Yet the NRC report’s recommendations that people worker longer and save more are disconnected from the realities of average workers. Median wages have remained stagnant or actually declined since the 1970s. Men with a high school degree or less have suffered as much as a 30 percent decline in income since 1973. Also, those with lower educational levels are losing ground to Americans at higher education levels in their life expectancy.

Increasingly, families have had to rely on debt to cover such essentials as housing and health care, which cost much more than they did in the 1980s. They don’t need the NRC economists to scold them.

In recommending that people work longer, the report’s contributors imply support for increasing the eligibility age for full Social Security benefits. This recommendation, however, ignores that many workers, especially those doing manual labor or other stressful jobs simply cannot work longer even if jobs were available.

Program Cuts Would Increase Elders’ Poverty

The report, instead of confronting our need to reverse the 30 years of economic policies that have undermined modern American retirement security, focuses on so-called structural changes, formulas that would partly cut the very programs Americans rely on for security in old age or at times when they can’t work. Those programs remain the only reliable sources of economic stability for many current seniors and most future retirees.

The budget reductions the report’s authors recommend would surely increase the number of older people in poverty. According to 2011 figures from the Census Bureau, senior impoverishment is already at 15.9 percent, if one includes out-of-pocket medical expenses—a cost not factored into the Federal Poverty Line.

Were the government to adopt the NRC report’s recommendations, expect access to appropriate health care to decline. Direct costs for beneficiaries--already 16 percent of income for those over 65, according to a 2011 Kaiser Family Foundation report—would rise with cuts to Medicare and Medicaid.

Even under current law, out-of-pocket costs are projected to reach 26 percent of the average beneficiary’s income by 2020, as increasing Medicare premiums and deductibles are subtracted from Social Security checks.

Rising Medicare costs are not a result of inefficiencies unique to the Medicare or Medicaid programs. What causes these increases are the same factors that have driven costs in the entire U.S. health care system significantly above the Consumer Price Index for almost 40 years.

These factors include advances in medical technology, such as genetically targeted drugs, and a health care system that is unique among developed nations by being so driven by shareholder value, high executive compensation and professional salaries, especially for doctors and administrators. Add to that out-of-pocket charges for what Medicare doesn’t cover.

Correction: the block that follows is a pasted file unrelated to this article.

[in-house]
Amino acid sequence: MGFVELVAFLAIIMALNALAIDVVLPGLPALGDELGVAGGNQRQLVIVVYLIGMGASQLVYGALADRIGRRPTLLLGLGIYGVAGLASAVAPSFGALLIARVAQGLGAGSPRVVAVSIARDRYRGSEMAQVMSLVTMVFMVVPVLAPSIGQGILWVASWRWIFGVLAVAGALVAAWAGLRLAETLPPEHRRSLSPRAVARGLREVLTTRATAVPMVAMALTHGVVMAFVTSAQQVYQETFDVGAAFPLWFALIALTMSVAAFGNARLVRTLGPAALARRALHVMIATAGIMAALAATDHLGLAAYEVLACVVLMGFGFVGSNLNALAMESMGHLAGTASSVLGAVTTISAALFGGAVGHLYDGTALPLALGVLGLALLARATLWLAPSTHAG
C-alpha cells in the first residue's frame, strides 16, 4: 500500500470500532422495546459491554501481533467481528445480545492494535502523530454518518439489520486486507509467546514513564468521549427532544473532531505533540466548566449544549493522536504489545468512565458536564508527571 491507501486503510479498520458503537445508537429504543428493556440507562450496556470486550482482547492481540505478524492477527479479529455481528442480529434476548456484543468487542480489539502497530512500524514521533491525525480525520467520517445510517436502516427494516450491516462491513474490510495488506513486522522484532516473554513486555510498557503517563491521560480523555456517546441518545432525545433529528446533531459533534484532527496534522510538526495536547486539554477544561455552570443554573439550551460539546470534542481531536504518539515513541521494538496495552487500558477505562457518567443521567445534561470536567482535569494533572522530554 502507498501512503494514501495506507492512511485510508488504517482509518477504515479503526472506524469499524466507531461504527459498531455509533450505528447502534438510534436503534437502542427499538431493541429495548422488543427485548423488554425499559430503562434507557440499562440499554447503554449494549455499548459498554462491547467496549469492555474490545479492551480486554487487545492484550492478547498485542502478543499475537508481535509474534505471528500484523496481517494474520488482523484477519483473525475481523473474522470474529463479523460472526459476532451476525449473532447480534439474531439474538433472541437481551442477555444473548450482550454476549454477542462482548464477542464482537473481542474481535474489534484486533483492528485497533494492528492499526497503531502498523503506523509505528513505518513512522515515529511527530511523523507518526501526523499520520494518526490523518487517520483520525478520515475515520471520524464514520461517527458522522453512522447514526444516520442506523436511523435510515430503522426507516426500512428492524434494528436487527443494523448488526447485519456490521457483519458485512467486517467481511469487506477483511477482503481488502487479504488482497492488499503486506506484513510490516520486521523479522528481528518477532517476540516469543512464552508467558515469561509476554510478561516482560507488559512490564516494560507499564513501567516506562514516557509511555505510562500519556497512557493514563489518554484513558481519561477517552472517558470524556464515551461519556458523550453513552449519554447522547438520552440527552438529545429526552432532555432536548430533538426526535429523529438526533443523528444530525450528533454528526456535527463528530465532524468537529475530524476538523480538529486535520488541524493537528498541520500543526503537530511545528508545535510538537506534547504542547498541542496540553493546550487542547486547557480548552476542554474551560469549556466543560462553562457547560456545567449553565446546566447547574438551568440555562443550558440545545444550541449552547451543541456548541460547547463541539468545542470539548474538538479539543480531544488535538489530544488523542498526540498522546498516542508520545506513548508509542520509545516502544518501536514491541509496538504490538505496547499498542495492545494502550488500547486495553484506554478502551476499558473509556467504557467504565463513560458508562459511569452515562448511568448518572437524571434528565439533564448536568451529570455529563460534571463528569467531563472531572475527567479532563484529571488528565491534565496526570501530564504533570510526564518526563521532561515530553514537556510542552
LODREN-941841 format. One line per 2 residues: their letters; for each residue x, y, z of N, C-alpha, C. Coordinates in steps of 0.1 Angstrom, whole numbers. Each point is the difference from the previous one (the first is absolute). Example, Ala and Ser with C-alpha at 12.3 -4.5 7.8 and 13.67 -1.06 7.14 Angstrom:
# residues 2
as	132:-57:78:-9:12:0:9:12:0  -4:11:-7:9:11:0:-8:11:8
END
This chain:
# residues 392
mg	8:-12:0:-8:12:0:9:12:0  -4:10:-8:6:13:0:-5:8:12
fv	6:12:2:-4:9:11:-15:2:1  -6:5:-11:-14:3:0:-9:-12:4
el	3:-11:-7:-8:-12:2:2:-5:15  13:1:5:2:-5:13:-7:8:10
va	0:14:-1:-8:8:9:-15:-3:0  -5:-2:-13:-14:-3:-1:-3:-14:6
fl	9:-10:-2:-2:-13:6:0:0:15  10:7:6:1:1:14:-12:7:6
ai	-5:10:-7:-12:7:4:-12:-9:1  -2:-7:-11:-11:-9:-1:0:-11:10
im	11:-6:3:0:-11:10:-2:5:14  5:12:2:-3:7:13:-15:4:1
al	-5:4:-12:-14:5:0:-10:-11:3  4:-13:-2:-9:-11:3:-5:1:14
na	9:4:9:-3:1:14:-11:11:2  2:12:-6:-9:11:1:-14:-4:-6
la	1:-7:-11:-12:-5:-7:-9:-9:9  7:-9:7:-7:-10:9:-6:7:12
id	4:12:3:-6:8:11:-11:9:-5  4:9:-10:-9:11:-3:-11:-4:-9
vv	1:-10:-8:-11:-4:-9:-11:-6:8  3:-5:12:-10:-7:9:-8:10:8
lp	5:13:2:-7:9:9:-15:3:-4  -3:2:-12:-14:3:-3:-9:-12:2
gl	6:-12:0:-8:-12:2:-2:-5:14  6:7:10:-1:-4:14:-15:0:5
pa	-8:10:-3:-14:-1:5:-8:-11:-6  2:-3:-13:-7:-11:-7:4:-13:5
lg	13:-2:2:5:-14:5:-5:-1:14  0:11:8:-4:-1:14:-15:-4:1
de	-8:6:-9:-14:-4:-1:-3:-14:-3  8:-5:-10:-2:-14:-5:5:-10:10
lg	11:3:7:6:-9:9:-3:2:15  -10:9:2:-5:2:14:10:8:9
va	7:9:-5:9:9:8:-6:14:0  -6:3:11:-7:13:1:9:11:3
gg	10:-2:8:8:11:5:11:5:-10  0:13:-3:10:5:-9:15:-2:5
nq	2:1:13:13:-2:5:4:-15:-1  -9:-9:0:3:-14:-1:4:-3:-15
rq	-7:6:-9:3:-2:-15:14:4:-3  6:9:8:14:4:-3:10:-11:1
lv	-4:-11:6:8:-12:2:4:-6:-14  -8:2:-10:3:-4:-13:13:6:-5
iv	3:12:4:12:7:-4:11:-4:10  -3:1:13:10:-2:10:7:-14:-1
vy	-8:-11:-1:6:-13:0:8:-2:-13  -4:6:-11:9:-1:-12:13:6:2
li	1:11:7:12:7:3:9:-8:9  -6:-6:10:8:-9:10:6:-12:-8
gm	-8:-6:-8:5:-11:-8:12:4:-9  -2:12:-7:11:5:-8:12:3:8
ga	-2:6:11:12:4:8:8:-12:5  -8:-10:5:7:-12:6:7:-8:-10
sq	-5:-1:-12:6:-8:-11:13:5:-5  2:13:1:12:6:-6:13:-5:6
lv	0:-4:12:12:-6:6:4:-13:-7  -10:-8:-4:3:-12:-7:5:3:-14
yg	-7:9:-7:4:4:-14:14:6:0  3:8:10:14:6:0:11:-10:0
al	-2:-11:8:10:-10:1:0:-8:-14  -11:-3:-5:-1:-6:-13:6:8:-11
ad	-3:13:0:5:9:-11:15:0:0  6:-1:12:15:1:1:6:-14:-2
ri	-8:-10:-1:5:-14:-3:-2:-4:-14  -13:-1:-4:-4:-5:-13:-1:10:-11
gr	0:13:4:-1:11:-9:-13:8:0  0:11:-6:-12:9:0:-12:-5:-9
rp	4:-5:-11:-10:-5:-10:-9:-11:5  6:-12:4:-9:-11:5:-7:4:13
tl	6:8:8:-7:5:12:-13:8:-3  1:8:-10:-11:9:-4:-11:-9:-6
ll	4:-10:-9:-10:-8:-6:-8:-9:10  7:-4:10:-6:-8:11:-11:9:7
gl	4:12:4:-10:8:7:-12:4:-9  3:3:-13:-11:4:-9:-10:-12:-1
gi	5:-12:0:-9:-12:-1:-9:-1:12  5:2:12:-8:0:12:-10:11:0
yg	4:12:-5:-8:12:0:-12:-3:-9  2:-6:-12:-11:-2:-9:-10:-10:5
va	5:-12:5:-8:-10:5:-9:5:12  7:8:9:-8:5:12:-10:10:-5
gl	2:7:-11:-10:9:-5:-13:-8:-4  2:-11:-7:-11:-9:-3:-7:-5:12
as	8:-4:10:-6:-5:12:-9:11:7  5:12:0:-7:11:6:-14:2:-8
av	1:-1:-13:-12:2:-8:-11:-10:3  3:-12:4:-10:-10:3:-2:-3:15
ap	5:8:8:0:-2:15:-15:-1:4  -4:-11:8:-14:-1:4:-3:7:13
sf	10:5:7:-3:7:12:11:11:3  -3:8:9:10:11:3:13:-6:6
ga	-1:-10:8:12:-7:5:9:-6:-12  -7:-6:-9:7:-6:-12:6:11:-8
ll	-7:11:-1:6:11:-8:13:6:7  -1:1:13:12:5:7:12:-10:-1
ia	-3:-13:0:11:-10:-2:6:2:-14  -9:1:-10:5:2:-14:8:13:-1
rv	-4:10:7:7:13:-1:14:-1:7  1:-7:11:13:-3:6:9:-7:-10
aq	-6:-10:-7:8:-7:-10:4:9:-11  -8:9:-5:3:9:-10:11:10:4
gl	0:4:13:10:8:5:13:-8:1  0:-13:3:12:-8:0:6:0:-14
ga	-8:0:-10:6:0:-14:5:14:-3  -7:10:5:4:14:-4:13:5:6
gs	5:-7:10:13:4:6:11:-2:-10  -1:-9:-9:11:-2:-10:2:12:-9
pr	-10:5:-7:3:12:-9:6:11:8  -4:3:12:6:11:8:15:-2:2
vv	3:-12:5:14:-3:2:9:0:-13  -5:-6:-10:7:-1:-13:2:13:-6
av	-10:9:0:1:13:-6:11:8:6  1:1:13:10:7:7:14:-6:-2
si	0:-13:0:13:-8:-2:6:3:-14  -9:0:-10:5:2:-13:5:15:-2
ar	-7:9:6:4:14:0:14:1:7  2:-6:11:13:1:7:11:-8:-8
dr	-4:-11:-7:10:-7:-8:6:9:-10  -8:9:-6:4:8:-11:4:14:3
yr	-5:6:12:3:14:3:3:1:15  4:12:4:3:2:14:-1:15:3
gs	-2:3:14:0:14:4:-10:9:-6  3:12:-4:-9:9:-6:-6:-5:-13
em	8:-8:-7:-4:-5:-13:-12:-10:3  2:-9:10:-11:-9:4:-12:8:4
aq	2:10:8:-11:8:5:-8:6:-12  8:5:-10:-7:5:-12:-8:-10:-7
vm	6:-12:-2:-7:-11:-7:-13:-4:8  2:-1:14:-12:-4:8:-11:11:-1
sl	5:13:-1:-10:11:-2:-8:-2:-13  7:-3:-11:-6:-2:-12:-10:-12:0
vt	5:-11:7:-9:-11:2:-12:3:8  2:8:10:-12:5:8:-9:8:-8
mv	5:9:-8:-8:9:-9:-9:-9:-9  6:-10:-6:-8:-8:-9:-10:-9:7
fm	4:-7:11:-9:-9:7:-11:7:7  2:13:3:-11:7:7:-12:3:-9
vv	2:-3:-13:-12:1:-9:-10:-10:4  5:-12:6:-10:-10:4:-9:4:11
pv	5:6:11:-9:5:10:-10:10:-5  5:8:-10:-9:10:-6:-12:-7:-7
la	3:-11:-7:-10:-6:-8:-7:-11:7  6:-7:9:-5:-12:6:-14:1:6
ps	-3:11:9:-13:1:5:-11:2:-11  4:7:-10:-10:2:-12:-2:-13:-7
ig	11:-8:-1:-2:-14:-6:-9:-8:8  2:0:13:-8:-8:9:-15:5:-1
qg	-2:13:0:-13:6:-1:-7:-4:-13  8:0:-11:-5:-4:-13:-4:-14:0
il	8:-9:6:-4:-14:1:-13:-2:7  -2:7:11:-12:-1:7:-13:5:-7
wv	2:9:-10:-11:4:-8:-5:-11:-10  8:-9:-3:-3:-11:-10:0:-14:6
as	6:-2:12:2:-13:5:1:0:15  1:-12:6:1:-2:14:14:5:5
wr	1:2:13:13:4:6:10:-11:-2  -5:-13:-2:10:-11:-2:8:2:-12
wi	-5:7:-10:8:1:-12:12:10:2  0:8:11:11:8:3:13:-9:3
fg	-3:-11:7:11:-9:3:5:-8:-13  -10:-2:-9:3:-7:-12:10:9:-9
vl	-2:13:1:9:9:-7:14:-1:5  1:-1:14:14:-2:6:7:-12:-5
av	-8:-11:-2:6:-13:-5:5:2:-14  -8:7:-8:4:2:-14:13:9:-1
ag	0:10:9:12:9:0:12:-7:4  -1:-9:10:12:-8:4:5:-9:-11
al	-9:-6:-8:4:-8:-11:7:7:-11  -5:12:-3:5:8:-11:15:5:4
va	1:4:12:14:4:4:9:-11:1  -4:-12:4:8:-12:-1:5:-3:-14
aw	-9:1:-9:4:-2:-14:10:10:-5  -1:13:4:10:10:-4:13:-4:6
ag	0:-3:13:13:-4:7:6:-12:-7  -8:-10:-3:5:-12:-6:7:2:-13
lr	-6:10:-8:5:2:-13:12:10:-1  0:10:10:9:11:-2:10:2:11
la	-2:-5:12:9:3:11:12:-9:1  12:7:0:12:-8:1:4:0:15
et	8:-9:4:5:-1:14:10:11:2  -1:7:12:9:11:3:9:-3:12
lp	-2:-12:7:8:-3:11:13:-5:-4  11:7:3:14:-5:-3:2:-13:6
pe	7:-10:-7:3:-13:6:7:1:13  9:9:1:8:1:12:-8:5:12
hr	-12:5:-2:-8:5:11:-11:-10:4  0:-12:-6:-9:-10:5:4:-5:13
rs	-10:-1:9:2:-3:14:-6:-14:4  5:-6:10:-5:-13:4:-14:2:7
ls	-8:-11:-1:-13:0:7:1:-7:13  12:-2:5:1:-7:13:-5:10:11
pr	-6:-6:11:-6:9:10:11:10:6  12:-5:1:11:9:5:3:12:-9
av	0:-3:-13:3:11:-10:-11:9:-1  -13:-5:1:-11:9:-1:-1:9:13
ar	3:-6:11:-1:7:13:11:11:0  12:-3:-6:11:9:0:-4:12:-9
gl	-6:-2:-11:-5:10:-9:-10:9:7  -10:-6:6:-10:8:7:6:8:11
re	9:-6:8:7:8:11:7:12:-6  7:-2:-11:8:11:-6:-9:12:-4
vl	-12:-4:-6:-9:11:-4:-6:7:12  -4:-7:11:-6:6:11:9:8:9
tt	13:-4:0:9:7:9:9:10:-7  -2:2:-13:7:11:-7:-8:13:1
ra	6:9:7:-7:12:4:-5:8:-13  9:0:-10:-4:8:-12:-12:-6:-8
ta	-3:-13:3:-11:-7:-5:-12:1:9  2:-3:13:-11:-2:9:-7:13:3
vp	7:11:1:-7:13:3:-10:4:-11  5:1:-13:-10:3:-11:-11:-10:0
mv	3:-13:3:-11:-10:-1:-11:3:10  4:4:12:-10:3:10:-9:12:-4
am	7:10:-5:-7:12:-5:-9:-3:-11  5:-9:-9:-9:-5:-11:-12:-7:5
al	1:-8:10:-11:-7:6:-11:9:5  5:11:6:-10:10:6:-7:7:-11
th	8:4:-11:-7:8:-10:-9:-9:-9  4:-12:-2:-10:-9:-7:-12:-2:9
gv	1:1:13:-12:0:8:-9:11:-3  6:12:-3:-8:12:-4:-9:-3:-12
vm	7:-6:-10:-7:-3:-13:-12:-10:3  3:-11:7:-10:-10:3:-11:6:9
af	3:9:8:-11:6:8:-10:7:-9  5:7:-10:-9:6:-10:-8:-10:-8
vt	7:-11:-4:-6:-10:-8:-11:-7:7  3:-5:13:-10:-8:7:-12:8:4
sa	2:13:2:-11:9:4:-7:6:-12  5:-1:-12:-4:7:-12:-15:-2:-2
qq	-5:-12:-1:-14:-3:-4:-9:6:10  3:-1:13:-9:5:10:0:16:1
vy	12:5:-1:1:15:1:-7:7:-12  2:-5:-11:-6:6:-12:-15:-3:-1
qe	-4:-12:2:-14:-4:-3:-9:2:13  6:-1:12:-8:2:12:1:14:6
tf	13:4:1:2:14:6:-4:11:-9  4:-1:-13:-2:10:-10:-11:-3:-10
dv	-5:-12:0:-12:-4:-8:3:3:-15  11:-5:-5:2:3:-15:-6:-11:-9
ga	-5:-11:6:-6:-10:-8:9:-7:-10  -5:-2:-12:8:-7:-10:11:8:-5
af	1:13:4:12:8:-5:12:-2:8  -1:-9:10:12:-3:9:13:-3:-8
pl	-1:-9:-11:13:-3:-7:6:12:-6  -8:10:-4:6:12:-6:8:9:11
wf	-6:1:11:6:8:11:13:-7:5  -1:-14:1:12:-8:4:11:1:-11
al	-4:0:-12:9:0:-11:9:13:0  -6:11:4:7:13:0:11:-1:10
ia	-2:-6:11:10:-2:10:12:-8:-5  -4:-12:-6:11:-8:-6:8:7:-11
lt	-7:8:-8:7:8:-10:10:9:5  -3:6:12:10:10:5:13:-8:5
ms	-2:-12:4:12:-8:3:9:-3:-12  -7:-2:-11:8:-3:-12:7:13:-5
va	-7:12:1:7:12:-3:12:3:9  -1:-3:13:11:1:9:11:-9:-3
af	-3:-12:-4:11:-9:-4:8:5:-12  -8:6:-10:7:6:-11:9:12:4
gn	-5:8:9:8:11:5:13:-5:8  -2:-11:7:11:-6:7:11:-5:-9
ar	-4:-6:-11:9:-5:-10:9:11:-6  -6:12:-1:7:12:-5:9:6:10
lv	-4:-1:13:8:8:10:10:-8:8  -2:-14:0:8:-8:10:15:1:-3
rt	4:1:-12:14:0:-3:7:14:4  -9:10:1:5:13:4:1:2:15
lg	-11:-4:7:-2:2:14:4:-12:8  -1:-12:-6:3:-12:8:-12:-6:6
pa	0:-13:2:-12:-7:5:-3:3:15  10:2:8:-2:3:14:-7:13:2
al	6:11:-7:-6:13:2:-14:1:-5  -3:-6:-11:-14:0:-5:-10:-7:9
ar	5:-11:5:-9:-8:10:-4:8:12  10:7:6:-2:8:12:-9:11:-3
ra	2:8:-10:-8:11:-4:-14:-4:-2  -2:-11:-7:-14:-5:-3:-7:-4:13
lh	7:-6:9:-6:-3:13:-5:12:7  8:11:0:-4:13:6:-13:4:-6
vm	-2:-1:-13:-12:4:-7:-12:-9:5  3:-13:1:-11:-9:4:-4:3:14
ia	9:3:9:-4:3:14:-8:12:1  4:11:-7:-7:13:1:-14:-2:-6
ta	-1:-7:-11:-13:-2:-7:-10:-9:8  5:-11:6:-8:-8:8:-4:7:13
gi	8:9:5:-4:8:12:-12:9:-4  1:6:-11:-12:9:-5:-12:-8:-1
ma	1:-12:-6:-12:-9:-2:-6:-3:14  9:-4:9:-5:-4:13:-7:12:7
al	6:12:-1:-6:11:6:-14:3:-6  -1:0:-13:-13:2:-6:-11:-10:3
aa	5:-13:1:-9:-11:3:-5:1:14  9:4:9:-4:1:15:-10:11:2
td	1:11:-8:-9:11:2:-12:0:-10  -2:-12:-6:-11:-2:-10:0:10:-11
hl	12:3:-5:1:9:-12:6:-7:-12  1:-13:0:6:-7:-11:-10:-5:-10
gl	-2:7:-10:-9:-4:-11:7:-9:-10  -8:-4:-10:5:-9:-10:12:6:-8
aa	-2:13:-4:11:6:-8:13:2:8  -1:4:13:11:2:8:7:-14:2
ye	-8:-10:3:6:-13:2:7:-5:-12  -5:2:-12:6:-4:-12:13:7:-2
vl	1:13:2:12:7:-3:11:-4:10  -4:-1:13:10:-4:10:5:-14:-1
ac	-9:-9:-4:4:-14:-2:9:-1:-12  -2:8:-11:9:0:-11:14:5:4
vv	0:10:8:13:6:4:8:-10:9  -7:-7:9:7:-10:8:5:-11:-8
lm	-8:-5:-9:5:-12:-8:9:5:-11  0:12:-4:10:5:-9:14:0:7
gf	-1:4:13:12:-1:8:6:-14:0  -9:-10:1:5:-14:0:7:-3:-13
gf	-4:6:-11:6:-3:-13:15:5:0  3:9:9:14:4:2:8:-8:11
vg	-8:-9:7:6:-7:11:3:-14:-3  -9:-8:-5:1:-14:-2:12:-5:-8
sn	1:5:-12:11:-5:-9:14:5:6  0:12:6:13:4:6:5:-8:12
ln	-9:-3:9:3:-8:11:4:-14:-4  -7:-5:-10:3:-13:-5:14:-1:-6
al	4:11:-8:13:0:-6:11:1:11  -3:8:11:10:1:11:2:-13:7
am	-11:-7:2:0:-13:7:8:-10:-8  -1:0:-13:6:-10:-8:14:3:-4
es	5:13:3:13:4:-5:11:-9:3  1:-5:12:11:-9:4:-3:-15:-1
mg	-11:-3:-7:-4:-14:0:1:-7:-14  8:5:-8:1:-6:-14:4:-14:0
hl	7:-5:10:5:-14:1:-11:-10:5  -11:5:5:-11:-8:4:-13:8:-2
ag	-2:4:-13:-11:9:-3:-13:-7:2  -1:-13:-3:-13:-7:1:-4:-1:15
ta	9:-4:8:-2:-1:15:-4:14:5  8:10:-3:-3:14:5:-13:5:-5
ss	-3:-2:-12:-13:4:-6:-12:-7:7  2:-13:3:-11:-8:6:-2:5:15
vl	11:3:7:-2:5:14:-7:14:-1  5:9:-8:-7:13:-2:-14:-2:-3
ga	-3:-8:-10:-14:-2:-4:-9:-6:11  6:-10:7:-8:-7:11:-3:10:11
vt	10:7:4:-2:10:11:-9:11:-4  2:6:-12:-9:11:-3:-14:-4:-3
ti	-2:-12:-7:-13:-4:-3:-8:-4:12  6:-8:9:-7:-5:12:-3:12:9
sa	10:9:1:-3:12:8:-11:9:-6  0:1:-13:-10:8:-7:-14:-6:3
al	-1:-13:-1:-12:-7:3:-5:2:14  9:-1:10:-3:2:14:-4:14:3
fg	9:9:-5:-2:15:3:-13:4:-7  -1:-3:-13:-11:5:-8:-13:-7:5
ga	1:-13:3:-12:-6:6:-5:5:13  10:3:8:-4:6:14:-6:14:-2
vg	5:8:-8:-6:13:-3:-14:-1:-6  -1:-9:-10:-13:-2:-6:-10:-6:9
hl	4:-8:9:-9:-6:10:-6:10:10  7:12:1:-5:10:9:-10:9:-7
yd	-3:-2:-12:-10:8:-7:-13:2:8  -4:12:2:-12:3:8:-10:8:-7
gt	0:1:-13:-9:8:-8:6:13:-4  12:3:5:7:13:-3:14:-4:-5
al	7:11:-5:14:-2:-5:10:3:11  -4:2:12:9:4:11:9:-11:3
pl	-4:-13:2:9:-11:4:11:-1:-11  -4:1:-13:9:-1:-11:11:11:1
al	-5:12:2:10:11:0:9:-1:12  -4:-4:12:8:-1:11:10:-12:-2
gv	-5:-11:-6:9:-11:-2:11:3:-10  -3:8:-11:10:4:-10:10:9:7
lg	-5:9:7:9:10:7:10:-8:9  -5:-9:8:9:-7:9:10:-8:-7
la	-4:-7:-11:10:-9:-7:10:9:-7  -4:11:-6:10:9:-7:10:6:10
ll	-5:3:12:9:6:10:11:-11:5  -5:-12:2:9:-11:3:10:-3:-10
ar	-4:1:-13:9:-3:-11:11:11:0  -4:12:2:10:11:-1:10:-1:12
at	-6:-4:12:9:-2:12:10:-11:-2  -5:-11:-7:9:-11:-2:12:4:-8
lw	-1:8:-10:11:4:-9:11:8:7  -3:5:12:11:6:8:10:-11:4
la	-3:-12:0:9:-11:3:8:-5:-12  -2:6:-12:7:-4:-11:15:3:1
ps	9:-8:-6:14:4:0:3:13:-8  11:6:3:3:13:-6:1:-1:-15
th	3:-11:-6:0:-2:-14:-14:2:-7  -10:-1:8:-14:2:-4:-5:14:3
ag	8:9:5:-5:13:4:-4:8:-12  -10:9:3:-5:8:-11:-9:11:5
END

Another new study reveals the enormous costs to patients in the last five years of their lives. Published by researchers at Mount Sinai School of Medicine, this research [] found that those costs average $38,688. And if Alzheimer’s disease is a factor, personal costs almost double to $66,105 with much of that amount coming from long-term care expenses not now covered by the Medicare program.

These are major reasons the Center for Retirement Research at Boston College estimates that over half of boomers will not achieve economic security in retirement.

Three-Quarters of Seniors at Risk

The level of economic risk facing retirees has risen steadily since the early 1980s. According to an analysis conducted by the Institute on Assets and Social Policy, 78 percent of all senior households are financially vulnerable and do not have enough economic security to sustain them for the rest of their lives.

Among senior households with a single person (mainly women), 84 percent are financially vulnerable, and 36 percent are at serious financial risk. Most of this economic jeopardy is generated by the lack of assets (low financial net worth) largely caused by the their inability to save while working, by small or no private pensions, by high and rising out-of-pocket medical costs, and by insufficient monthly income to absorb unexpected expenses.

The Great Recession has increased Americans’ level of financial risk by reducing retirement investment accounts and the value of equity in homes. Even though seniors have higher home ownership rates than younger people, they incur high housing costs because of rising property taxes in many areas, home repairs (try fixing a leaky roof on just Social Security income) and related factors.

Also, the report’s implied notion of raising the full Social Security retirement age ignores the fact that older minorities and aging white at lower income levels have significantly shorter lives than middle-class and elite-class whites. They would be substantially disadvantaged by a higher retirement age. These are also the groups, who will soon constitute a majority of older Americans.

A Better Strategy

A far better strategy for strengthening our shaky retirement security system would be to increase Social Security benefits for low income beneficiaries under or close to the poverty line, add long-term care as a Medicare benefit, and contain our out of control health care economy.

Neither this report nor any other that fails to address all of these issues honestly and fairly should be used as a guiding framework for dealing with our multi-faceted retirement security crisis. The NRC promises a follow-up study that will provide more “specific policy choices.” I hope that one will be more balanced.

Larry Polivka is Executive Director of the Claude Pepper Center at Florida State University and Scholar in Residence of the Claude Pepper Foundation. He is the former Director of the Florida Agency for Aging and Disabled Services.